Aid workers are struggling to access parts of Myanmar, after severe flooding has killed at least 69 people, contaminated water supplies and cut off almost all communication and transport.
Aid workers are struggling to reach areas in Myanmar hit by floods that have killed 69 people, contaminated water sources and cut off electricity, phone lines, roads and rivers.
More than 250,000 people have been affected by flooding triggered last week by monsoon rains, according to the Ministry of Social Welfare, Relief and Resettlement.
In hard-hit Rakhine state in western Myanmar bordering Bangladesh, rains have stopped, allowing for boat travel, and roads are gradually being cleared, said Blaire Davis, who works with Plan International in Myanmar.
Davis said her colleagues left the Rakhine capital Sittwe by boat on Tuesday afternoon and arrived in Minbya township 12 hours later, before dawn on Wednesday – a journey that normally takes three hours by boat or road.
They met government officials and were identifying the needs of affected communities.
“What my teams are seeing and hearing – it’s very hard to move around and get the information they need to move forward,” Davis said by telephone from Sittwe.
“Speedboats are back in play, as long as the weather stays good… As the rains have stopped, roads are cleared, and debris is being cleared from the water, we’re getting much better eyes on (the situation).”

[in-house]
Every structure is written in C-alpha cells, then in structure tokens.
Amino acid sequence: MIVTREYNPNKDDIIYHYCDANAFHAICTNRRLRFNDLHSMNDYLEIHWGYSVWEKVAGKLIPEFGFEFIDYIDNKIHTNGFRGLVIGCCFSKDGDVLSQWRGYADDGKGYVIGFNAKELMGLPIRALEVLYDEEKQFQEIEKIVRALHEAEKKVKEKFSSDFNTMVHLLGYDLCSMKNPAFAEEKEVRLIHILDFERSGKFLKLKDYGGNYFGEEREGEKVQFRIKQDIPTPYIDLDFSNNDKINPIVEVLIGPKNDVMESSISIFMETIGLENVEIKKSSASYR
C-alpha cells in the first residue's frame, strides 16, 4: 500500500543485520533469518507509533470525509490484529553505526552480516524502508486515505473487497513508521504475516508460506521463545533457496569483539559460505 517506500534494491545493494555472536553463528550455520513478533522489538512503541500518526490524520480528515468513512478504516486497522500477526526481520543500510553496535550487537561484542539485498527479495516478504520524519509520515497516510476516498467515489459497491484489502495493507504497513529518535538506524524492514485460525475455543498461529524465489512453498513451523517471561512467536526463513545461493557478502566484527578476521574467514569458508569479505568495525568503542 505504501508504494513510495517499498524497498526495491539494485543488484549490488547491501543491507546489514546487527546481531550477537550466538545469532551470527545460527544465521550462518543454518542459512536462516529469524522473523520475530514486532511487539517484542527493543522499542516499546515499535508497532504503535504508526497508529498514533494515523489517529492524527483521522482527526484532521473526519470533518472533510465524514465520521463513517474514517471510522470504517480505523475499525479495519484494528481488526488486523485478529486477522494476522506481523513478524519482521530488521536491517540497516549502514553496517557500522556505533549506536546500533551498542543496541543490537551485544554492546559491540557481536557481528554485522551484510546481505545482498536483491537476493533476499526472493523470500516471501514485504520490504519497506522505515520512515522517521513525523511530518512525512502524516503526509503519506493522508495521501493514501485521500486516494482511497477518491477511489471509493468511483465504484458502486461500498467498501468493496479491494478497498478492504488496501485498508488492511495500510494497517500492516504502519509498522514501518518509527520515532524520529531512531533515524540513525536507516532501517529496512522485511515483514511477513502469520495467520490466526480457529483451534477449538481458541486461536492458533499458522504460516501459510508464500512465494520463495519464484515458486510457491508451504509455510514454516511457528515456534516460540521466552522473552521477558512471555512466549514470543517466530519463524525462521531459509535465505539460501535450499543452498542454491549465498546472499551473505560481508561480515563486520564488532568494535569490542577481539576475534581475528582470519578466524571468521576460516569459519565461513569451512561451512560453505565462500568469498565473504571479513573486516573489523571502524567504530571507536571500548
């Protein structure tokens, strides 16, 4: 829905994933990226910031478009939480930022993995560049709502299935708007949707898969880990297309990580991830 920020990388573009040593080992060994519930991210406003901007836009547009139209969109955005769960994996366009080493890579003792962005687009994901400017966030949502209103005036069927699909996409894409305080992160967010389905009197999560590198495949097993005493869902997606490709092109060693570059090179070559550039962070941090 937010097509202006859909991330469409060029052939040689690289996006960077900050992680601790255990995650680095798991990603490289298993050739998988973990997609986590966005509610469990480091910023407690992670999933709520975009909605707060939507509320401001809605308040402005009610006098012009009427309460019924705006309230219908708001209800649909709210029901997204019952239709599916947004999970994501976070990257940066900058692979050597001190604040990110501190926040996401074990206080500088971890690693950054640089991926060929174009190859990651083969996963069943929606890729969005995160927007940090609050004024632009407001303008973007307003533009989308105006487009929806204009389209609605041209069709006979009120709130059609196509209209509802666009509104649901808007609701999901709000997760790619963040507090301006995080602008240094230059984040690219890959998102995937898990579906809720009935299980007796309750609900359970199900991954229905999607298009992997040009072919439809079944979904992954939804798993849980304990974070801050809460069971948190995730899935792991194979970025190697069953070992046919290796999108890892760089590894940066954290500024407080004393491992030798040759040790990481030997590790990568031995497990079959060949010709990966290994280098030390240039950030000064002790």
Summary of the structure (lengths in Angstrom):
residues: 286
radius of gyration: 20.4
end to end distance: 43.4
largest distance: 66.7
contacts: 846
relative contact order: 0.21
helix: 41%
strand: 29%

The government “is responding quickly” with helicopters going in and out of Sittwe airport, she said. “They’re the first responders, we’re filling the gaps where they request assistance,” Davis said.
According to Médecins Sans Frontières, which runs several medical programs in Rakhine, the worst affected townships are Minbya, Mrauk U, Kyauktaw and Buthidaung.
More than 4,000 displaced people in Minbya have taken shelter in 23 monasteries, MSF said.
“The entire township of Minbya is flooded – schools, hospitals, everything,” Dr Zayar, a doctor with MSF, said in a statement. “All drinking water sources are flooded, too.”
Residents in Maungdaw township north of Sittwe need shelter, said MSF, which was working to get plastic sheeting to the area.
NGOs, community leaders and authorities have sent water, water purification tablets, blankets, mosquito nets and soap to the displaced.
The United Nations World Food Programme (WFP) is providing emergency assistance to flood-affected areas across Myanmar, including Bago, Chin, Magway, Mon, Rakhine and Sagaing.
“With so many areas cut off, we are still trying to get a clear picture of how these floods have affected people in Myanmar,” WFP country director Dom Scalpelli said in a statement.
“Food security will be seriously affected. Thousands have lost homes, livelihoods, crops and existing food and seed stocks.”